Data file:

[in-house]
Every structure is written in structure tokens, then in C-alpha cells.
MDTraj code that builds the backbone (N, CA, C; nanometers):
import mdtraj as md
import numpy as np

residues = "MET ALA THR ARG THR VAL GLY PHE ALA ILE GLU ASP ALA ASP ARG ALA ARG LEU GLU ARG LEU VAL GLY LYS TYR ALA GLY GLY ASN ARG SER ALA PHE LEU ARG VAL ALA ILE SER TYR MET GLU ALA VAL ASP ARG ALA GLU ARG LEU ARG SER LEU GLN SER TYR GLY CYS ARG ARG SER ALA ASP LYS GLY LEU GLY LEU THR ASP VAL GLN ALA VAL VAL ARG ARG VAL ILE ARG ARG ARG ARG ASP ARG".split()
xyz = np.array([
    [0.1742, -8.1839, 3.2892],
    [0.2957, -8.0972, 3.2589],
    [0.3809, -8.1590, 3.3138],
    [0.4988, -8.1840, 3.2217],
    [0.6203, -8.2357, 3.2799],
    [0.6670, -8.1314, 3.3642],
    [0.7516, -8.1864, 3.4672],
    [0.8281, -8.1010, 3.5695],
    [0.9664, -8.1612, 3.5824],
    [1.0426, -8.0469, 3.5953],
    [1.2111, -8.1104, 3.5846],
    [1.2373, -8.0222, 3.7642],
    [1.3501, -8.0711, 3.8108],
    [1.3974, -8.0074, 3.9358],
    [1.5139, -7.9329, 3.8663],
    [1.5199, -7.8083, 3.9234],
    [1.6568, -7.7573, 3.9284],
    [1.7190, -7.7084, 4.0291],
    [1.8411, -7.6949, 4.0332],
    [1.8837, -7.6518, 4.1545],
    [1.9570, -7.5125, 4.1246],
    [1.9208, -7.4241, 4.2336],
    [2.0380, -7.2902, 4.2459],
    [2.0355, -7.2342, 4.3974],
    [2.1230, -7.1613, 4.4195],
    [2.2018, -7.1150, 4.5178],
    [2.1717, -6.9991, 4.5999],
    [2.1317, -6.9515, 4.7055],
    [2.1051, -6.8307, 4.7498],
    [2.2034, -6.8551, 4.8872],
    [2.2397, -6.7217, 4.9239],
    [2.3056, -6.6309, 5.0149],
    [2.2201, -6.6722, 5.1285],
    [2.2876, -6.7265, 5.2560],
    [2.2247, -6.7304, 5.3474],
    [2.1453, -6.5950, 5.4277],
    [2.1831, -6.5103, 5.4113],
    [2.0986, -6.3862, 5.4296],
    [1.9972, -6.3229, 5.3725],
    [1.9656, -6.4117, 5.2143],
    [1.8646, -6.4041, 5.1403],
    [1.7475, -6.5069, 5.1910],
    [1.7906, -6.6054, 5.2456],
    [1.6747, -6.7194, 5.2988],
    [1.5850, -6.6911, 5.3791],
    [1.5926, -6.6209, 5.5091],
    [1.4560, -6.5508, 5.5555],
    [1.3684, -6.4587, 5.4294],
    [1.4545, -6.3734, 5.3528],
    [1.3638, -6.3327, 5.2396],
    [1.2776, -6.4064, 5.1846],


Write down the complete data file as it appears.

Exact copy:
[in-house]
Every structure is written in structure tokens, then in C-alpha cells.
MDTraj code that builds the backbone (N, CA, C; nanometers):
import mdtraj as md
import numpy as np

residues = "MET ALA THR ARG THR VAL GLY PHE ALA ILE GLU ASP ALA ASP ARG ALA ARG LEU GLU ARG LEU VAL GLY LYS TYR ALA GLY GLY ASN ARG SER ALA PHE LEU ARG VAL ALA ILE SER TYR MET GLU ALA VAL ASP ARG ALA GLU ARG LEU ARG SER LEU GLN SER TYR GLY CYS ARG ARG SER ALA ASP LYS GLY LEU GLY LEU THR ASP VAL GLN ALA VAL VAL ARG ARG VAL ILE ARG ARG ARG ARG ASP ARG".split()
xyz = np.array([
    [0.1742, -8.1839, 3.2892],
    [0.2957, -8.0972, 3.2589],
    [0.3809, -8.1590, 3.3138],
    [0.4988, -8.1840, 3.2217],
    [0.6203, -8.2357, 3.2799],
    [0.6670, -8.1314, 3.3642],
    [0.7516, -8.1864, 3.4672],
    [0.8281, -8.1010, 3.5695],
    [0.9664, -8.1612, 3.5824],
    [1.0426, -8.0469, 3.5953],
    [1.2111, -8.1104, 3.5846],
    [1.2373, -8.0222, 3.7642],
    [1.3501, -8.0711, 3.8108],
    [1.3974, -8.0074, 3.9358],
    [1.5139, -7.9329, 3.8663],
    [1.5199, -7.8083, 3.9234],
    [1.6568, -7.7573, 3.9284],
    [1.7190, -7.7084, 4.0291],
    [1.8411, -7.6949, 4.0332],
    [1.8837, -7.6518, 4.1545],
    [1.9570, -7.5125, 4.1246],
    [1.9208, -7.4241, 4.2336],
    [2.0380, -7.2902, 4.2459],
    [2.0355, -7.2342, 4.3974],
    [2.1230, -7.1613, 4.4195],
    [2.2018, -7.1150, 4.5178],
    [2.1717, -6.9991, 4.5999],
    [2.1317, -6.9515, 4.7055],
    [2.1051, -6.8307, 4.7498],
    [2.2034, -6.8551, 4.8872],
    [2.2397, -6.7217, 4.9239],
    [2.3056, -6.6309, 5.0149],
    [2.2201, -6.6722, 5.1285],
    [2.2876, -6.7265, 5.2560],
    [2.2247, -6.7304, 5.3474],
    [2.1453, -6.5950, 5.4277],
    [2.1831, -6.5103, 5.4113],
    [2.0986, -6.3862, 5.4296],
    [1.9972, -6.3229, 5.3725],
    [1.9656, -6.4117, 5.2143],
    [1.8646, -6.4041, 5.1403],
    [1.7475, -6.5069, 5.1910],
    [1.7906, -6.6054, 5.2456],
    [1.6747, -6.7194, 5.2988],
    [1.5850, -6.6911, 5.3791],
    [1.5926, -6.6209, 5.5091],
    [1.4560, -6.5508, 5.5555],
    [1.3684, -6.4587, 5.4294],
    [1.4545, -6.3734, 5.3528],
    [1.3638, -6.3327, 5.2396],
    [1.2776, -6.4064, 5.1846],